God so loved sinners that time and time again He laments about our unbelief. In fact God states that He tried so hard to save us that He expected(!) us to turn to God, but we did not (Jeremiah 3:7). In God’s infinite love, God has given us the ability to interact with Him, and the freedom to reject Him despite His best efforts! The God of the Bible responds to His creation.
Because God is righteous, God answers criticism. God answers the pagan king Abimelech when the king questions God (Genesis 20:4). God responds to critics. He does not ignore them as if their reasoning did not matter.
This is the God of the Bible. Open Theism claims that the Bible should not be ignored when it speaks about who God is and what God is like. The God of the Bible is truly loving, powerful, dangerous, faithful, vengeful, relational, and desperately beautiful. God is a complex, free, and wonderful person. God is hopelessly personal. That is the position of Open Theism.
Spectrum of Open Theism
It is important to distinguish between Christian open theists and non-Christian open theists. While open theism can refer to Muslims and other religions, it is primarily associated with Christianity. The most straightforward written method of distinguishing between the two is by capitalizing Open Theism when referring to the Christian subset. I am proposing that this standard is adopted as a norm.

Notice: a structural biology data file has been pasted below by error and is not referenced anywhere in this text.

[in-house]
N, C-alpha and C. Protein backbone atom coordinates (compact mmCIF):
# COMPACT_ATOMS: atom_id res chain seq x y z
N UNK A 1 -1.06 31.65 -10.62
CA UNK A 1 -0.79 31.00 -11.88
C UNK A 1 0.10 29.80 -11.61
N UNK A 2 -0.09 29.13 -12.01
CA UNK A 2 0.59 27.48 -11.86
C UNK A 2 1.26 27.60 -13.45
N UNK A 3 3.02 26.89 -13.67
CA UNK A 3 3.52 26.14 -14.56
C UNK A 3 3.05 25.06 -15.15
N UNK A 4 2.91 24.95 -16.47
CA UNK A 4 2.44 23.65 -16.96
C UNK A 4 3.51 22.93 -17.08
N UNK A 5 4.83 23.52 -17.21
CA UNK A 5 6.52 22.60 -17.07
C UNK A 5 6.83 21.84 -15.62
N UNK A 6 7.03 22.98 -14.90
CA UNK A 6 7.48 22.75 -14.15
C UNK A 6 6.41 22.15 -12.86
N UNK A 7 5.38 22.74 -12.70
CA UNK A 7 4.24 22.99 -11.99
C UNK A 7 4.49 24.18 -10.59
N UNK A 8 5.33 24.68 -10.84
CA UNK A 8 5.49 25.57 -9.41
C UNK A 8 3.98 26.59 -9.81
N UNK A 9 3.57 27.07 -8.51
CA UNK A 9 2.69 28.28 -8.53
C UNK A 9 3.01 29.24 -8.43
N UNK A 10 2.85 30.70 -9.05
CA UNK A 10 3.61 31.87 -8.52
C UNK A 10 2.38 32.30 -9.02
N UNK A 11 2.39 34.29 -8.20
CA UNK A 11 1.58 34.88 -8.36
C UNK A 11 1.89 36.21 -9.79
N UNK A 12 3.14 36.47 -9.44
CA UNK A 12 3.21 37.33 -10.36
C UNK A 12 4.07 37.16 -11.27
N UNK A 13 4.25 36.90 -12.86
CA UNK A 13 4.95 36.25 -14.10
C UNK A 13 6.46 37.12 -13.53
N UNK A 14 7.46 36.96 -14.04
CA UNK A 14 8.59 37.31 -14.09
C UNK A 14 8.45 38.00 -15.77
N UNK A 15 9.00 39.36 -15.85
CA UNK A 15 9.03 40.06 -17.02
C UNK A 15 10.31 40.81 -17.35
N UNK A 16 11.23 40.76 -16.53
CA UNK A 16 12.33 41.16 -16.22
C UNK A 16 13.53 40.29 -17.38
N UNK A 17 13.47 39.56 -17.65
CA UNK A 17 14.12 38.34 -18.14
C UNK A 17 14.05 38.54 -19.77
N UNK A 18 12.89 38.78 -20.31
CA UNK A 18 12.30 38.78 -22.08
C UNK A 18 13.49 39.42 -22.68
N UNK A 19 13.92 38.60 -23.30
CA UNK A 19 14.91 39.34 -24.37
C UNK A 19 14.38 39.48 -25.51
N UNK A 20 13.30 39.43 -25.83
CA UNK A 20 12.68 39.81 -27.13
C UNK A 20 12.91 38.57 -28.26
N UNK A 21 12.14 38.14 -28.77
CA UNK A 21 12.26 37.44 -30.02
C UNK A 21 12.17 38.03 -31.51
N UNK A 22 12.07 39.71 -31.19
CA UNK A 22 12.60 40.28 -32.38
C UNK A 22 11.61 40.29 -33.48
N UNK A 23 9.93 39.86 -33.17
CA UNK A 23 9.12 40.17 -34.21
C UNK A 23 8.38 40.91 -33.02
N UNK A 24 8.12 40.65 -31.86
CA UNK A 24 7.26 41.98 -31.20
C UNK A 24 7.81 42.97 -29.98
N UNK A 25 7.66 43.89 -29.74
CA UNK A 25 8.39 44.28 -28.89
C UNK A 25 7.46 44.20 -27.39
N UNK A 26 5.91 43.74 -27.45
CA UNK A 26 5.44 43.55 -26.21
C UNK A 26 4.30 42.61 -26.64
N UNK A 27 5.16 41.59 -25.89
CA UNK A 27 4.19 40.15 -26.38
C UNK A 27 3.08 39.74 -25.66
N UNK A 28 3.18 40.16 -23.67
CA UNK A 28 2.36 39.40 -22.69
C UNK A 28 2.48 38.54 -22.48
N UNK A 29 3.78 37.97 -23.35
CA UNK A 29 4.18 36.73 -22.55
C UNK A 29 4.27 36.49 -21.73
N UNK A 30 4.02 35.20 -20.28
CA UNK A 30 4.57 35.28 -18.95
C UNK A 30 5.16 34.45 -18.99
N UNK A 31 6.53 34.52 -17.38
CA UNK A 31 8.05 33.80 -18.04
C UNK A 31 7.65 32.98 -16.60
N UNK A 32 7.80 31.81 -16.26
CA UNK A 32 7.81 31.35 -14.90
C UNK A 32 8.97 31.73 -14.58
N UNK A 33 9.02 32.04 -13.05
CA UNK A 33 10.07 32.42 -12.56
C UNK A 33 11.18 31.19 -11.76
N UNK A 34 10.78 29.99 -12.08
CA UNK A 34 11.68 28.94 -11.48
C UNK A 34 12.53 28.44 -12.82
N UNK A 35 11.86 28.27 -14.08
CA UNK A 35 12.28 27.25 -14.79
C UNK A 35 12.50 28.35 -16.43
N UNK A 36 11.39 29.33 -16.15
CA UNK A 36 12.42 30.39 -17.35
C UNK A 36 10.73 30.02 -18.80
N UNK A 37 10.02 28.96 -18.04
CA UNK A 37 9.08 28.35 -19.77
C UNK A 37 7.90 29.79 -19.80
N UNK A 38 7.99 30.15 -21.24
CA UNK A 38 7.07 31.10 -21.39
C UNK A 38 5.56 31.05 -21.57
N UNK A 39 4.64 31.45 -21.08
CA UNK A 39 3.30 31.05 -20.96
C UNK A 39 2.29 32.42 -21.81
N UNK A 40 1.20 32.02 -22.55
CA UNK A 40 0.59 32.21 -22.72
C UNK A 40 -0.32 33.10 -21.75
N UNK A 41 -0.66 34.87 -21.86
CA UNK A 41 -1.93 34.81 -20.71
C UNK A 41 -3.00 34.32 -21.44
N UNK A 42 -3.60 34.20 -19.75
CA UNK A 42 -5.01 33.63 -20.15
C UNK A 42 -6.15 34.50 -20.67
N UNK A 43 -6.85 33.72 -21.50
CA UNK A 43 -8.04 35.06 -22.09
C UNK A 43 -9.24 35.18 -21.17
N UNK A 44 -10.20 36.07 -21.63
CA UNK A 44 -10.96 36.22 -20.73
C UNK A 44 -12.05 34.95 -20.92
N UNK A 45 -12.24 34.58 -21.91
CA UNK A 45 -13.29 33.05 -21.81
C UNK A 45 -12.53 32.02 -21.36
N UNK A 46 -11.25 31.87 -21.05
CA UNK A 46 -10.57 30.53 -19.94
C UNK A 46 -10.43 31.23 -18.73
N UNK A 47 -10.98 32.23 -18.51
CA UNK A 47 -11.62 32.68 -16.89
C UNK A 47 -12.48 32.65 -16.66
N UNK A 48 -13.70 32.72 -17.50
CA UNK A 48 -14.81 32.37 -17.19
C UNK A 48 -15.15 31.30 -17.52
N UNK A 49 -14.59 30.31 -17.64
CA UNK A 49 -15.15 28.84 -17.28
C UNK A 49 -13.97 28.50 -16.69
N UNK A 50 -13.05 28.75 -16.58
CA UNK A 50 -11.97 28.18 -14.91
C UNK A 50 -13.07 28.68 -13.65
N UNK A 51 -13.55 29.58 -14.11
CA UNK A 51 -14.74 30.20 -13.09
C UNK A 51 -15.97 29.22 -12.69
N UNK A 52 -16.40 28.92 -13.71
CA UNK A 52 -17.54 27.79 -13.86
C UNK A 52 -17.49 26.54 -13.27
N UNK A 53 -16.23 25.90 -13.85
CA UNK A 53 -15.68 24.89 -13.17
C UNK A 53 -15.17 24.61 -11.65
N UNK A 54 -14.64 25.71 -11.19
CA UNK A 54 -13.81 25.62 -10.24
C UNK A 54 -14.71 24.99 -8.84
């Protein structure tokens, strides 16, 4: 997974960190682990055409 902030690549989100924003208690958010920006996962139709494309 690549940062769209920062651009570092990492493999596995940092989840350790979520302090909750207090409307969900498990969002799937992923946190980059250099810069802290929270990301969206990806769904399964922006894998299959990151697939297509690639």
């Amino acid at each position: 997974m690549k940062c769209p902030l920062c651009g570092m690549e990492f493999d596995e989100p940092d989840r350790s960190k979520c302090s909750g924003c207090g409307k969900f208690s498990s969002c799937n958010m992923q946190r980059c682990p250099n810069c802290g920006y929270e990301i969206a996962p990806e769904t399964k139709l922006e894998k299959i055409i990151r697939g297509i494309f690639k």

Open Theism, then, would be the subgroup of all open theists that adhere to Christianity. This would not include Jewish, Muslim, Agnostic or even Process open theists.
Open Theism can be rightly understood as a spectrum of beliefs ranging from Philosophical Open Theism (Open Theism as derived from metaphysics) to Biblical Open Theism (Open Theism derived from Biblical descriptions of God’s acts and nature). Between these two poles range a wide variety of belief. To the extent that people use metaphysics (such as Perfect Being or Dignum Deo theology) as their metric to understanding the Bible, they move down the spectrum towards the Philosophical pole. To the extent that people use authorial intent (figuring out the concepts that the author was trying to communicate to his audience) as their metric, they move down the spectrum towards the Biblical pole.
Each pole has characteristic (but not absolute) attributes. Understanding the spectrum of thought will help Open Theists interact and critics to build accurate depictions of Open Theism.
A few items of note: Not all Open Theists embrace Omniscience and Perfect Being theology. Also, not all Open Theists embrace Biblical Inerrancy. Not all traditions of Open Theism flow from the same influences, and some influences for Open Theism are not compatible with certain Open Theists views. When critics cite Whitehead and Hartshorne as influences on Christianity, the entire Biblical side of the chart is more likely to have never heard these names before. It is a mistake to view Open Theism as a monolithic and strictly defined movement. Instead, it is better seen as a loose confederacy of divergent traditions and beliefs. Understanding this will allow Open Theists to better communicate and collaborate at common goals, the primary of which is to accurately describe the nature and character of God.